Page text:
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When it comes to having an omnivorous diet, careful consideration must always be placed on the preparation of any kind of meat to avoid contracting foodborne illnesses. Some meat, like steaks, can be eaten nearly raw, while others, like chicken, must be cooked completely through to reduce the risk of food poisoning. So how can you be sure you’re always preparing your food in the safest manner while also ensuring that it’s delicious and well-prepared?


When it comes to beef, the manner in which the meat is prepared dictates how it should be cooked. For example, you would cook a steak differently than you would cook a hamburger because of how bacteria is distributed throughout the meat. If bacteria is present on the outside of the beef prior to preparation, grinding it will cause that bacteria to mix evenly throughout, meaning that simply cooking the surface of the hamburger won’t be enough to kill any food pathogens. This is why burgers must be cooked to an internal temperature of 160ºF to ensure that bacteria is killed all the way through. If you were to make a steak, on the other hand, any bacteria can be easily killed by cooking the meat’s surface — this is why “blue steaks,” or steaks seared on the outside and raw on the inside — are safe to consume.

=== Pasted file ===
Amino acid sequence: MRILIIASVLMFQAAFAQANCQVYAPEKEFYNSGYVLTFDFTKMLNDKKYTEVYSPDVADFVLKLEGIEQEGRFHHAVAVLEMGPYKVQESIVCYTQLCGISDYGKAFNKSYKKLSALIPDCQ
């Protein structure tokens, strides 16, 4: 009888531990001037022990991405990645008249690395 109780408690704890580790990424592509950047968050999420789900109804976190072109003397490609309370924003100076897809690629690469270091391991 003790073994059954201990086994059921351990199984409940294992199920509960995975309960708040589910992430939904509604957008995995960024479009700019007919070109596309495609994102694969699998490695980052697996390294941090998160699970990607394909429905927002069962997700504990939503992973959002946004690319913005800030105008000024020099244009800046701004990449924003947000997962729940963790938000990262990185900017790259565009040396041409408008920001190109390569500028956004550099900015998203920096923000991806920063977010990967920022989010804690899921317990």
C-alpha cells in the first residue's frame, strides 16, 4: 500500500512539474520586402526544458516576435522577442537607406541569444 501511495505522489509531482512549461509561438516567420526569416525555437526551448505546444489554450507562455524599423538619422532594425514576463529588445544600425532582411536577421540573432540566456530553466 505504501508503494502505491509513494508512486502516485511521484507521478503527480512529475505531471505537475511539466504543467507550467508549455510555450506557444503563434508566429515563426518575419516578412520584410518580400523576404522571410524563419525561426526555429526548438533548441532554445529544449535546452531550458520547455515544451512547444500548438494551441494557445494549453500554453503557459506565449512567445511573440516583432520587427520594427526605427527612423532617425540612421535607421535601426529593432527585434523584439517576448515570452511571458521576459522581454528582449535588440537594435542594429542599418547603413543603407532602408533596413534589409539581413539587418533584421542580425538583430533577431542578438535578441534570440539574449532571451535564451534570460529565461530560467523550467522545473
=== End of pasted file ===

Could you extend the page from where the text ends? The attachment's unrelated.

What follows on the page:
Chicken, and poultry in general, is one kind meat that you need to ensure is properly and completely cooked all the way through to avoid contamination and illness. All chicken and turkey must be cooked to an internal temperature of 165ºF, or else you risk exposure to salmonella and other foodborne illnesses. Avoid any potential illness by always handling raw chicken with care, washing your hands after preparation, and making sure to wash every surface that it touches thoroughly.


When it comes to cooking fish, the “ten-minute rule” is a good guide to follow to ensure safe cooking: measure the thickest point of the fish and cook it 10 minutes per inch, turning over halfway through cooking time, making sure the internal temperature reaches 145ºF. You can also check the ‘doneness’ of the fish by cutting into the thickest part and checking the texture; if the fish is properly cooked, it will be opaque and easily flake off when touched with a fork.


For many years, pork was consistently overcooked across the board to eliminate the risk of trichinosis, a food borne illness found in pork. The USDA recommended cooking pork until it reaches an internal temperature of 160ºF to kill any internal bacteria, but lately medium-rare pork, cooked to an internal temperature of 145ºF, has become a trend. While this shift has many people worrying that the meat is no longer safe to consume, the bacteria that causes trichinosis is killed at 137ºF, meaning that medium rare pork is perfectly safe to consume. The important thing is that you heat it enough to kill bacteria all the way through.